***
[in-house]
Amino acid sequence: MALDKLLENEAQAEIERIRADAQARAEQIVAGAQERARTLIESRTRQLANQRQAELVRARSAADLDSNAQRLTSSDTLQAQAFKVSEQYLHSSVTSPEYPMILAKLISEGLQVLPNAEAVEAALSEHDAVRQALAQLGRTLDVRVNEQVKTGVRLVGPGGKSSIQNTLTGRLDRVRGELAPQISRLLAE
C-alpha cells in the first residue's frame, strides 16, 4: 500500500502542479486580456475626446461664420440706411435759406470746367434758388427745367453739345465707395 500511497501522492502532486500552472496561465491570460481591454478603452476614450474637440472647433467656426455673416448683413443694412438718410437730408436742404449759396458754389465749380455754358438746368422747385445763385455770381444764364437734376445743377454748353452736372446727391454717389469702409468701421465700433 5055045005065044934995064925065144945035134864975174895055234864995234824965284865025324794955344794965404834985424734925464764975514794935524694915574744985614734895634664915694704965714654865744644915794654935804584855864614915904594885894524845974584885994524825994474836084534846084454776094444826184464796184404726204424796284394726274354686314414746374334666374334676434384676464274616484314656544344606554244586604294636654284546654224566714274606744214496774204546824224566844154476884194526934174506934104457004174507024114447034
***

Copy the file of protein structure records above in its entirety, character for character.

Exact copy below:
[in-house]
Amino acid sequence: MALDKLLENEAQAEIERIRADAQARAEQIVAGAQERARTLIESRTRQLANQRQAELVRARSAADLDSNAQRLTSSDTLQAQAFKVSEQYLHSSVTSPEYPMILAKLISEGLQVLPNAEAVEAALSEHDAVRQALAQLGRTLDVRVNEQVKTGVRLVGPGGKSSIQNTLTGRLDRVRGELAPQISRLLAE
C-alpha cells in the first residue's frame, strides 16, 4: 500500500502542479486580456475626446461664420440706411435759406470746367434758388427745367453739345465707395 500511497501522492502532486500552472496561465491570460481591454478603452476614450474637440472647433467656426455673416448683413443694412438718410437730408436742404449759396458754389465749380455754358438746368422747385445763385455770381444764364437734376445743377454748353452736372446727391454717389469702409468701421465700433 5055045005065044934995064925065144945035134864975174895055234864995234824965284865025324794955344794965404834985424734925464764975514794935524694915574744985614734895634664915694704965714654865744644915794654935804584855864614915904594885894524845974584885994524825994474836084534846084454776094444826184464796184404726204424796284394726274354686314414746374334666374334676434384676464274616484314656544344606554244586604294636654284546654224566714274606744214496774204546824224566844154476884194526934174506934104457004174507024114447034